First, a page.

On appeal from the Superior Court of New Jersey, Law Division, Bergen County, Docket No. L-2536-07.
NOT FOR PUBLICATION WITHOUT THE APPROVAL OF THE APPELLATE DIVISION
Before Judges Carchman, R. B. Coleman and Simonelli.
Plaintiff Richard G. Murphy challenges the constitutionality of certain provisions of N.J.S.A. 48:3-49 to -98.1, the Electric Discount and Energy Competition Act (the Act) permitting "stranded costs" payments to defendants Public Service Electric and Gas Company and PSE&G Transition Funding, LLC (collectively "PSE&G") reimbursing PSE&G for losses it expected to suffer after the electricity market was opened to competition in 1999. Plaintiff appeals from the October 10, 2007 order granting summary judgment to PSE&G. We affirm.
The facts are derived from evidence submitted by the parties in support of, and in opposition to, the summary judgment motion viewed in a light most favorable to plaintiff. Brill v. Guardian Life Ins. Co. of Am., 142 N.J. 520, 540 (1995). Relevant facts are also derived from our opinion in In re PSE&G Co.'s Rate Unbundling, 330 N.J. Super. 65, 83 (App. Div. 2000), aff'd, 167 N.J. 377, cert. denied, 534 U.S. 813, 122 S.Ct. 37, 151 L.Ed. 2d 11 (2001).
Prior to 1999, electric public utility companies in New Jersey were "vertically integrated" and had "virtual monopolies over their geographically-defined service territories." Id. at 83. In 1992, Congress passed the "Energy Policy Act," 42 U.S.C.A. §§13201-13556, which supported competition in the electricity marketplace. Id. at 84. Beginning in 1995, the New Jersey Legislature, in conjunction with the New Jersey Board of Public Utilities (BPU), began investigating ways to transition to a competitive electricity market. Id. at 85-86.
After soliciting and receiving input from all stakeholders and interest groups, including PSE&G, in April 1997, the BPU issued a final report, dated April 30, 2007, recommending, in part, that New Jersey consumers should have a choice of electricity suppliers in a competitive market; utility companies should institute rate reductions while competition is phased in; and utility companies should have the opportunity to recover their stranded costs. Id. at 86-87. The BPU noted in the final report that New Jersey's move toward a restructuring of the electric power industry was intended "to expand the choice of services and products for all consumers," and "to ensure that New Jersey remains competitive in the regional, national and international markets."
Stranded costs related to amounts that the utility companies had already invested in assets and equipment they had purchased with the expectation that they would continue to provide electricity in a non-competitive marketplace. To avoid financial turmoil and possible job reductions at utility companies, the BPU recommended that they have an opportunity to recover their stranded costs through customer rates.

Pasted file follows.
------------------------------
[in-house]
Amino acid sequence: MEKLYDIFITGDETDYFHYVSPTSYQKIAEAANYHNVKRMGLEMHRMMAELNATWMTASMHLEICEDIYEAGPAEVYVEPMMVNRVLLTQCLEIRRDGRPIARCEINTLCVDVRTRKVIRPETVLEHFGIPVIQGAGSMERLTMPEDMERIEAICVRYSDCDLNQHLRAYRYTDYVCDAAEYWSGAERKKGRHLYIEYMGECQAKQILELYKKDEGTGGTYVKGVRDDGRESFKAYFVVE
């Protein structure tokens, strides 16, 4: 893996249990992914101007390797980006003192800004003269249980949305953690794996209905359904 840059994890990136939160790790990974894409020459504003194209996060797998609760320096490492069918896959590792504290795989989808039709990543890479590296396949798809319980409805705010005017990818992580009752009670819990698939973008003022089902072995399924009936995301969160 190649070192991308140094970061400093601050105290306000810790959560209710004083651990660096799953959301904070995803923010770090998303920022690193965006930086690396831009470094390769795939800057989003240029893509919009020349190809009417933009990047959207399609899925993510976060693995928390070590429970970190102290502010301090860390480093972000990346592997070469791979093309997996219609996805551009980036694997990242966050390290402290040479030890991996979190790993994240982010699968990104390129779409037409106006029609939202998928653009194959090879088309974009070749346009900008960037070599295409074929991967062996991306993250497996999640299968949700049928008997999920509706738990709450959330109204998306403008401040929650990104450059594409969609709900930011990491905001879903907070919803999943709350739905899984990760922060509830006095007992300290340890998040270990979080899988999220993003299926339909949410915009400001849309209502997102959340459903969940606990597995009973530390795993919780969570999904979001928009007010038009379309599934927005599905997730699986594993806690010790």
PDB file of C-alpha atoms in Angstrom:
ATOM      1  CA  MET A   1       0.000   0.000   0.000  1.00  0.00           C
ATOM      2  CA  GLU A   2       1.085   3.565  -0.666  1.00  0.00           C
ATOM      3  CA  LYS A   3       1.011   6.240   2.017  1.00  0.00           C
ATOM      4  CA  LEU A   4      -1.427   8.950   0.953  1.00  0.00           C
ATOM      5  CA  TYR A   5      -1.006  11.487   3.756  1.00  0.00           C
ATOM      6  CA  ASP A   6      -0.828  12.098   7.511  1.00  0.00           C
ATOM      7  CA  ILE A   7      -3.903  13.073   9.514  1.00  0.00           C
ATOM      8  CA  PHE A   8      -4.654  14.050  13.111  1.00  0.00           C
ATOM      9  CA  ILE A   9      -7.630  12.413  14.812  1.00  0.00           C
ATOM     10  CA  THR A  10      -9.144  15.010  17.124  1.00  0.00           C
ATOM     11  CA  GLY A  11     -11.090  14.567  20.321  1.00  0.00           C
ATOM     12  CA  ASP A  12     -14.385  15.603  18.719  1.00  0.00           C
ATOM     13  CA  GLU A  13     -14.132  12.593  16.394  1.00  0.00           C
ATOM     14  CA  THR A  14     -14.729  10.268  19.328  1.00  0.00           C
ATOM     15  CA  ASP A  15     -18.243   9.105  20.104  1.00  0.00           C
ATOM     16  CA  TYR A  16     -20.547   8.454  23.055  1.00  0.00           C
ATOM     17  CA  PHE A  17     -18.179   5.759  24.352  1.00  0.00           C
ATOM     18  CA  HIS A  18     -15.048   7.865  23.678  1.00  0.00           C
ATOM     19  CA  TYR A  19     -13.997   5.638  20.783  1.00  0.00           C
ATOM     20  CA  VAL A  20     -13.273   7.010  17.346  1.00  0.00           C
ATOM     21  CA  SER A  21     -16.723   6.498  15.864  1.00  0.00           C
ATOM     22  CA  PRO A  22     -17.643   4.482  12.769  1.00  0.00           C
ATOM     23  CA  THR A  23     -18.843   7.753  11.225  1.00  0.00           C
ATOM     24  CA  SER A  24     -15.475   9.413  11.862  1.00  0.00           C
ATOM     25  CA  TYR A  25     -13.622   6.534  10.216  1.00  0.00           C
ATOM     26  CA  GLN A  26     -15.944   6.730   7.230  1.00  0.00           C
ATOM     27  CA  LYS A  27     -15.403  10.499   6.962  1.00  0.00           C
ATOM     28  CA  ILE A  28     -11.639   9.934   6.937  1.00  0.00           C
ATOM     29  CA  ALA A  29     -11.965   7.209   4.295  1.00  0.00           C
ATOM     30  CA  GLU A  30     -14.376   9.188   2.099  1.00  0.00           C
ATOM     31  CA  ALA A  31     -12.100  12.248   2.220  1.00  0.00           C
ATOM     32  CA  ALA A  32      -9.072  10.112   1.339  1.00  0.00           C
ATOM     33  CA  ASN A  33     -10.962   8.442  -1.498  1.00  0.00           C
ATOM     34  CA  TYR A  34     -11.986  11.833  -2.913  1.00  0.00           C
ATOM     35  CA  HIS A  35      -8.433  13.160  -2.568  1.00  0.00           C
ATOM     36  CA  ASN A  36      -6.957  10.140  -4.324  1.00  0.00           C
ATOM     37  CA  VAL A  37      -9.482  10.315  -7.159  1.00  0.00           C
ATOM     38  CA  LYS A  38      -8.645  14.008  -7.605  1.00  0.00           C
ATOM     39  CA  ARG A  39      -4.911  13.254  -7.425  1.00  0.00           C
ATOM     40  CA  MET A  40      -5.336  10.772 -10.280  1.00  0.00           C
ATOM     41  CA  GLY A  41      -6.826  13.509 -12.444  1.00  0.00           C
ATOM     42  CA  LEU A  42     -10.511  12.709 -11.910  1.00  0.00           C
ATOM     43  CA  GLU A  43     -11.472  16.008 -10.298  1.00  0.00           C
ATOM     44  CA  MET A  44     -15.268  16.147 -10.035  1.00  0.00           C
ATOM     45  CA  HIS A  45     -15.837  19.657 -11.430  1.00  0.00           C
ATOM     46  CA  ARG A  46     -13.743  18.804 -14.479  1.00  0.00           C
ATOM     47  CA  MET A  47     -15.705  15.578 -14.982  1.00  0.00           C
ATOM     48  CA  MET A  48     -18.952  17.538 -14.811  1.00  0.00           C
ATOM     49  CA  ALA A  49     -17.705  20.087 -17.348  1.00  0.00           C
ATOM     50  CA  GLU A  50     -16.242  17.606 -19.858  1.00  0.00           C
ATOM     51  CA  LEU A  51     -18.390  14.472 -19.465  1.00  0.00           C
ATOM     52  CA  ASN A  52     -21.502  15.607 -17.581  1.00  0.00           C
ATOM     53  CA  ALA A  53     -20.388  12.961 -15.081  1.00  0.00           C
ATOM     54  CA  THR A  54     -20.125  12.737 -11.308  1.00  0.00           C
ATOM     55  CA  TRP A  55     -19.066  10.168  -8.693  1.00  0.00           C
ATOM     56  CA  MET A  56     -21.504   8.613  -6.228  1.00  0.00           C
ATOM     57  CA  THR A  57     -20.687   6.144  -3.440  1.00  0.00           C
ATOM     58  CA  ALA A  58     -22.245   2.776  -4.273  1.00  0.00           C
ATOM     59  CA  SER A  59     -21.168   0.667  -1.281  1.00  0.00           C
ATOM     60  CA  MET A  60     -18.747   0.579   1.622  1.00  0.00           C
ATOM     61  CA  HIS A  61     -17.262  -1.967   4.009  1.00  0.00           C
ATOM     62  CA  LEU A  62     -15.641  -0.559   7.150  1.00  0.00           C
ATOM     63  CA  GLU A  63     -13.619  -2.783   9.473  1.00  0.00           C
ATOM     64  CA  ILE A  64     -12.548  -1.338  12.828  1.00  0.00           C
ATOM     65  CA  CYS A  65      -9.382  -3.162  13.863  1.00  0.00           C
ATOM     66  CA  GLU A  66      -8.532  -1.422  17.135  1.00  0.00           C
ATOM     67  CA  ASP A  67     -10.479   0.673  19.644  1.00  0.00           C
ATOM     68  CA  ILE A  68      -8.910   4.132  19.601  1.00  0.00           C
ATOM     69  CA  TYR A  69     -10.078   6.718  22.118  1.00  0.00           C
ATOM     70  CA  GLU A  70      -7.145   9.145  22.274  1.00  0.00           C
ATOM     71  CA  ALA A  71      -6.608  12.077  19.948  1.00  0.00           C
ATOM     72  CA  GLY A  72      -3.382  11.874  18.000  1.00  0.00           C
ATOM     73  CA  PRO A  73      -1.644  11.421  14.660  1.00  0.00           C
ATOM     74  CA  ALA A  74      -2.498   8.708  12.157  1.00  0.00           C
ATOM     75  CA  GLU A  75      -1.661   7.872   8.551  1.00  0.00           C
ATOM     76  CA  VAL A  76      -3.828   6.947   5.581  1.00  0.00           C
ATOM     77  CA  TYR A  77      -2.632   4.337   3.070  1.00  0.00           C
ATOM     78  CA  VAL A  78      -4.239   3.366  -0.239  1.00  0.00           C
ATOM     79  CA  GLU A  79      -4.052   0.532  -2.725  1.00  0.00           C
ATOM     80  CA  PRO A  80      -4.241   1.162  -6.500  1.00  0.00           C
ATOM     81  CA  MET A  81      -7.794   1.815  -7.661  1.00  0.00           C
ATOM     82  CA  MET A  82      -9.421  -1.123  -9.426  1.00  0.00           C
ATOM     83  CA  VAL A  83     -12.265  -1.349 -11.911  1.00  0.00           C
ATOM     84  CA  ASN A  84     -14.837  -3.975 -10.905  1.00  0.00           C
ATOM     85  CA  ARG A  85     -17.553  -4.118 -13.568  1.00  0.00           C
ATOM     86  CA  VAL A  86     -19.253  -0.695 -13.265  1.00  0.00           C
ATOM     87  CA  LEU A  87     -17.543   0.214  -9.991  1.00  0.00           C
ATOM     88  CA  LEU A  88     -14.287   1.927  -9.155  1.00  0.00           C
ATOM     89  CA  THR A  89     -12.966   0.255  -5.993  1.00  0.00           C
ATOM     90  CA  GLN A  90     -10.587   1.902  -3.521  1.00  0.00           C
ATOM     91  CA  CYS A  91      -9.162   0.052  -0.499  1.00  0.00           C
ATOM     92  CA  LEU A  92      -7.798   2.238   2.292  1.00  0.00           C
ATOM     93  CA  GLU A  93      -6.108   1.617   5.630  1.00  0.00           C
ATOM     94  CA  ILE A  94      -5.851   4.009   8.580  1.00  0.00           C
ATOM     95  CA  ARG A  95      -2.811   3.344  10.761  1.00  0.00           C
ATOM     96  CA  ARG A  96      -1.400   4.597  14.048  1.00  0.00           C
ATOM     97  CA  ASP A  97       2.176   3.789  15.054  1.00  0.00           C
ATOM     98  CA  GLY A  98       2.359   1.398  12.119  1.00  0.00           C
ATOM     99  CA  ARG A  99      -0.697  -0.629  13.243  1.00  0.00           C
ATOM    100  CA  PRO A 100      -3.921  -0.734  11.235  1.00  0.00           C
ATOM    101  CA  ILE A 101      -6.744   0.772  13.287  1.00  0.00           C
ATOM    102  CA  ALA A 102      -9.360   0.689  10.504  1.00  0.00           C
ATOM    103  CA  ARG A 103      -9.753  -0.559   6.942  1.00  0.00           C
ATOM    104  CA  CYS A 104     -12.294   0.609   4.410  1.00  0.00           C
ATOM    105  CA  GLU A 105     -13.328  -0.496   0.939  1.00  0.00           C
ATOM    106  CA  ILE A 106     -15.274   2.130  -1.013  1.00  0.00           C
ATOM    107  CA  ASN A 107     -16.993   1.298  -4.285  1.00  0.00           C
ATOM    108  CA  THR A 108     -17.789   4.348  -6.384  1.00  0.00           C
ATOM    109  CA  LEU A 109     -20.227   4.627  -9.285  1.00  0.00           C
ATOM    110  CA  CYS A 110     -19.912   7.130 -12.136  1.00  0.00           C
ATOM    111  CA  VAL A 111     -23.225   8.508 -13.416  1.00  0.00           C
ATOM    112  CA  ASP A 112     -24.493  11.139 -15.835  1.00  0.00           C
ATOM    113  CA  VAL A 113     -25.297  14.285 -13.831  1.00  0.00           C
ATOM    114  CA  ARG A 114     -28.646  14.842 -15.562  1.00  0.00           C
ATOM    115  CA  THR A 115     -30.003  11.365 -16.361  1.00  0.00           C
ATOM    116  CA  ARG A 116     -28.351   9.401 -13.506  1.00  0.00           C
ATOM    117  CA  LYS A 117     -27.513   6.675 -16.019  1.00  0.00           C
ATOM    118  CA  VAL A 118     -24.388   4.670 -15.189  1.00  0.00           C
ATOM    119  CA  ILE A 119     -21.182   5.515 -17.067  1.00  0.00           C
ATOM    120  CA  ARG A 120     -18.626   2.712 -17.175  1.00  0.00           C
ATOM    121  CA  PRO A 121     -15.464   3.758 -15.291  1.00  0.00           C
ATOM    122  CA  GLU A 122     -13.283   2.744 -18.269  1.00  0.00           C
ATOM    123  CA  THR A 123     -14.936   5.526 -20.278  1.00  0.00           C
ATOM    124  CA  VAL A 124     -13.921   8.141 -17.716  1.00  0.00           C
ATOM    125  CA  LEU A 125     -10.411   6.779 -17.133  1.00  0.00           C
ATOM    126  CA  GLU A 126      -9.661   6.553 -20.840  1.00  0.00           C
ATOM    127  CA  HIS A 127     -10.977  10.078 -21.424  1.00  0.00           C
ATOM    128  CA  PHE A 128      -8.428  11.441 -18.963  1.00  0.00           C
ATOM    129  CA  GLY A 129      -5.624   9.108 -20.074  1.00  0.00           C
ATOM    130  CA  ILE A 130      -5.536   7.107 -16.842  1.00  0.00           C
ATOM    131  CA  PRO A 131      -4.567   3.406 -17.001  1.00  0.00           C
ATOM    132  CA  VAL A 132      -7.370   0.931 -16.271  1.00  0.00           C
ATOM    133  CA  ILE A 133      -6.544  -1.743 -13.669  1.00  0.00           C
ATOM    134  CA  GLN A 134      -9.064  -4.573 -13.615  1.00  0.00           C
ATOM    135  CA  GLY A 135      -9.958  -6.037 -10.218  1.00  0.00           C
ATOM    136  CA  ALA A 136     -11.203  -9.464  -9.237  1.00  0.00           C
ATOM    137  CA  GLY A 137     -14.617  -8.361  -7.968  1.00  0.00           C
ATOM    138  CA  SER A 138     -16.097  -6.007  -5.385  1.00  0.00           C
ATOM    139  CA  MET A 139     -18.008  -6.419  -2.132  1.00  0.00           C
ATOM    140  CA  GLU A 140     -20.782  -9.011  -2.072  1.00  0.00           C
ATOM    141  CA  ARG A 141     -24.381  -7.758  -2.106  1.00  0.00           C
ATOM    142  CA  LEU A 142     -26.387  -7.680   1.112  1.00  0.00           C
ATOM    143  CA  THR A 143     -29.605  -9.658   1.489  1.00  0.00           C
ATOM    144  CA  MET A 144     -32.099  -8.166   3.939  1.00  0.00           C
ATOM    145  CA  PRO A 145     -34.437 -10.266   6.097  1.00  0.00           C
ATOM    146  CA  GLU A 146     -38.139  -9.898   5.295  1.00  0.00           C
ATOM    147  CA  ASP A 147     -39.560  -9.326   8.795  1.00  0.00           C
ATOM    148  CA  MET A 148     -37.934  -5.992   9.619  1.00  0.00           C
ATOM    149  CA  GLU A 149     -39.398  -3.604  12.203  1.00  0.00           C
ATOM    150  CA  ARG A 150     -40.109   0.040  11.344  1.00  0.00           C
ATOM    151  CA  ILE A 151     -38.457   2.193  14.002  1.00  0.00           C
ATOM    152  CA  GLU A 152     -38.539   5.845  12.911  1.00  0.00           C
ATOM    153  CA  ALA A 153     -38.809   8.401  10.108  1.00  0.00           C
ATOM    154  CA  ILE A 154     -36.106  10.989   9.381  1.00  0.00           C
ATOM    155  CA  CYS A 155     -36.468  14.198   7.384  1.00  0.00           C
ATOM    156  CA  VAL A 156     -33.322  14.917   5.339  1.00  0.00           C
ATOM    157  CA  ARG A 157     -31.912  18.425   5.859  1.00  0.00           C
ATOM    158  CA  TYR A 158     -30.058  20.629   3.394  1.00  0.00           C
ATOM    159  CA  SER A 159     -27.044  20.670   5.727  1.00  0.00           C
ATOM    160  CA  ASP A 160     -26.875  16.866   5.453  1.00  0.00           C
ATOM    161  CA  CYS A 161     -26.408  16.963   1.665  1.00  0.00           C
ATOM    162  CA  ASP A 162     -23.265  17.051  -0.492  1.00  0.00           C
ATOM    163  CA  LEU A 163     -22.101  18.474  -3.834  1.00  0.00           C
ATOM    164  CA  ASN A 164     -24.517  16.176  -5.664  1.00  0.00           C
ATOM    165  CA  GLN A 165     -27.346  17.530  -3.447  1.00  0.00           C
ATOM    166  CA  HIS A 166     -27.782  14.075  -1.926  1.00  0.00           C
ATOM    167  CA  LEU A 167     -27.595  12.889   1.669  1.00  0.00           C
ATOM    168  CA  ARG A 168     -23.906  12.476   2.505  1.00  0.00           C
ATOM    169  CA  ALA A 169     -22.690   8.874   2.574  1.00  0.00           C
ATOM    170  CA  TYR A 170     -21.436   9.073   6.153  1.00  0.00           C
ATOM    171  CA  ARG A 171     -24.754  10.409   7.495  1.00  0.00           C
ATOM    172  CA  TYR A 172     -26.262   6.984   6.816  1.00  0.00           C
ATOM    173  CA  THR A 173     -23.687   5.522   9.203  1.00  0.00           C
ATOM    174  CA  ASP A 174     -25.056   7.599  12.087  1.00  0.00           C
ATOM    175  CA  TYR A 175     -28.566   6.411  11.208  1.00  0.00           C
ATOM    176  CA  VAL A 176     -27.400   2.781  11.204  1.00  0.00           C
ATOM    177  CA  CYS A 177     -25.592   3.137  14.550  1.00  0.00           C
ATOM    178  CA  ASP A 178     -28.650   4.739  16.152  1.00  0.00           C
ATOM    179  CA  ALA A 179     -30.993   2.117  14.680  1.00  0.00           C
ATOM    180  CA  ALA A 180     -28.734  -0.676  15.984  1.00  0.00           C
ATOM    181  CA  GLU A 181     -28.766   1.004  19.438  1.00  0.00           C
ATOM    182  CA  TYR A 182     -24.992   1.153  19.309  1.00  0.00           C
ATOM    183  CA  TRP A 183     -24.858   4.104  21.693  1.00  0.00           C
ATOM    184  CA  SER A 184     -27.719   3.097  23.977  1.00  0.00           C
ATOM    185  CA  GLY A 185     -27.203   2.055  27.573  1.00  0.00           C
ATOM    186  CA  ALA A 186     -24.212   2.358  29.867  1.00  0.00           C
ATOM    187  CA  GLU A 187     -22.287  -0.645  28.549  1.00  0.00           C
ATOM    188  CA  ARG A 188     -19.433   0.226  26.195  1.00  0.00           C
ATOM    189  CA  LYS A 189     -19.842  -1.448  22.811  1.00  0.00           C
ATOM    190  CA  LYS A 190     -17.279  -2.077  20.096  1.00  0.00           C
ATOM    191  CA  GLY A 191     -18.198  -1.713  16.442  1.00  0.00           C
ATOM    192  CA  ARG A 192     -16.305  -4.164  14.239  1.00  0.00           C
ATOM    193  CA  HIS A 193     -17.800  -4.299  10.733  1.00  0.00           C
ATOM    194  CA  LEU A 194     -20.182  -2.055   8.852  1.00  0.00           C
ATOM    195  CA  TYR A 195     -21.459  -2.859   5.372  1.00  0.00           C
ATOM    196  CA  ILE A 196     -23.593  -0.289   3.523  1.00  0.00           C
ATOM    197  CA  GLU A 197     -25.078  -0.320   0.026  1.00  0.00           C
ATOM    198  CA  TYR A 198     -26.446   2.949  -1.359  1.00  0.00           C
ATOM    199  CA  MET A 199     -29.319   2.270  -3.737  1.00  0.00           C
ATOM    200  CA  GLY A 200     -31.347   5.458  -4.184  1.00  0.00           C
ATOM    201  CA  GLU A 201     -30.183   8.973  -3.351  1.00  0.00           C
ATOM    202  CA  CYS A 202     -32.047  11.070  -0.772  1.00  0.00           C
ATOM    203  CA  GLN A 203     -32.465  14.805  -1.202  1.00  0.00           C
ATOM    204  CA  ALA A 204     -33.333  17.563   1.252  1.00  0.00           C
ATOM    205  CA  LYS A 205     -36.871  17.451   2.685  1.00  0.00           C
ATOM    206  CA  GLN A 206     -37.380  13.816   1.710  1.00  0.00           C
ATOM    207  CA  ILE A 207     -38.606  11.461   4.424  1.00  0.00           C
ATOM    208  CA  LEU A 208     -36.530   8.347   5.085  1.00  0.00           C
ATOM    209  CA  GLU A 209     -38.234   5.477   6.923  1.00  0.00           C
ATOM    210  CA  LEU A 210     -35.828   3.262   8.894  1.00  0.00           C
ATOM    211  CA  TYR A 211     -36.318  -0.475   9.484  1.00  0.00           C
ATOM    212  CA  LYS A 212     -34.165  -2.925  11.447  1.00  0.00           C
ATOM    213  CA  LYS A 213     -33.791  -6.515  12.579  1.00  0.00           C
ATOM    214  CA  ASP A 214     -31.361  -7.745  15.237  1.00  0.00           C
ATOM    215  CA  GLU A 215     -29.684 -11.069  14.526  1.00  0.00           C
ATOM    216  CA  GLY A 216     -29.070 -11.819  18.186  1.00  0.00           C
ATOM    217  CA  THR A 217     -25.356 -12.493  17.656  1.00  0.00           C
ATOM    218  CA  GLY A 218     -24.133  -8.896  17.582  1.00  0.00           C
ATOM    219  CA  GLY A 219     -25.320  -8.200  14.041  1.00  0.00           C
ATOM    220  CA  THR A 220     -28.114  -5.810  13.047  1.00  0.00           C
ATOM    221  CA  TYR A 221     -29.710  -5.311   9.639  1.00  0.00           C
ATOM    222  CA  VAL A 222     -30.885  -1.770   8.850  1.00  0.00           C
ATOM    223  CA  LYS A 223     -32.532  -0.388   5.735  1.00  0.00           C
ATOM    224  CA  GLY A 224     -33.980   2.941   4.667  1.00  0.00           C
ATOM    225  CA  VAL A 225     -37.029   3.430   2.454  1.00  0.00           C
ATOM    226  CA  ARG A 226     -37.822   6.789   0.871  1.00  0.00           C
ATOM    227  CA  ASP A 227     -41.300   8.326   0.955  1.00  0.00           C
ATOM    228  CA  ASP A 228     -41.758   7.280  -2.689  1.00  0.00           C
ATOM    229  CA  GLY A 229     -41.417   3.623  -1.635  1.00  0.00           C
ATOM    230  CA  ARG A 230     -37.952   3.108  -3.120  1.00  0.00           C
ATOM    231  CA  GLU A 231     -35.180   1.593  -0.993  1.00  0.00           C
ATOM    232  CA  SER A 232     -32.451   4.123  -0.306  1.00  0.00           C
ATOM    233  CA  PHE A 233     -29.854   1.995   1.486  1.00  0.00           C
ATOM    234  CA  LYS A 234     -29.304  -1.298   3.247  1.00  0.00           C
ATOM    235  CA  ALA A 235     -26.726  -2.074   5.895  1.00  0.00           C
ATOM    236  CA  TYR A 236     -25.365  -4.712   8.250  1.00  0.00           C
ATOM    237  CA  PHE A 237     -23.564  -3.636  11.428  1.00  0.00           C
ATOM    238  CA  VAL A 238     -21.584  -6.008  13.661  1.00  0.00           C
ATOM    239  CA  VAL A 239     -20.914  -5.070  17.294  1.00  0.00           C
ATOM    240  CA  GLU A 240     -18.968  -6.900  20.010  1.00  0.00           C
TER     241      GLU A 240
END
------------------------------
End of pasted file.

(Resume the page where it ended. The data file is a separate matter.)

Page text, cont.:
Determining the amount of stranded costs was one of the major hurdles in restructuring the electricity market. All utilities submitted stranded cost filings to determine the value of their generation assets. The BPU transferred those filings to the Office of Administrative Law (OAL). Id. at 88-89. Numerous parties and interest groups intervened and extensive hearings were held. Ibid.
In the meantime, on February 9, 1999, the legislature approved the Act, which became effective immediately and provided schedules for deregulating and restructuring electric utilities in New Jersey. Id. at 89. The legislature declared that "it is the policy of this State to . . . [p]rovide for a smooth transition from a regulated to a competitive power supply marketplace, including provisions which afford fair treatment to all stakeholders during transition." N.J.S.A. 48:3-50(a)(12).
The legislature also made specific findings regarding the propriety of stranded costs recovery by electric utilities. See N.J.S.A. 48:3-50(a)(1) and (12); N.J.S.A. 48:3-50(b)(2) and (3); N.J.S.A. 48:3-50(c)(4). The Act permitted the electric utilities the opportunity to recover their stranded costs through a "non-bypassable" charge of limited-duration. This meant that the charge was to be collected from all customers, including new customers, that use the utility's distribution service, regardless of whether or not those customers took advantage of the opportunity to acquire their generation service from an alternative provider. In re PSE&G Co.'s Rate Unbundling, supra, 330 N.J. Super. at 89-90 (citing N.J.S.A. 48:3-59, -61(a), -62(a)).
The BPU eventually validated the stranded costs. It authorized $2.94 billion for PSE&G's stranded costs as well as a "gross-up" to reflect the tax liability for those costs. We upheld that decision. Id. at 143. Our Supreme Court affirmed, finding that the evidence in the record supported the BPU's valuation of PSE&G's generation assets, and therefore, the quantification of PSE&G's stranded costs. 167 N.J. at 390-393.
Eight years after the BPU's decision, plaintiff filed an eight-count complaint challenging the stranded costs provisions. He alleged in counts one and six that those provisions grant PSE&G a monopoly in its market area in violation of Article 4, Section 7, Paragraph 9(8) of the New Jersey Constitution.*fn1 He argues that the provisions illegally: (1) grant PSE&G the right to extract a surcharge for its own benefits on all sales made in its market area by any new competitors; (2) grant an incumbent supplier, such as PSE&G, an exclusive right not ...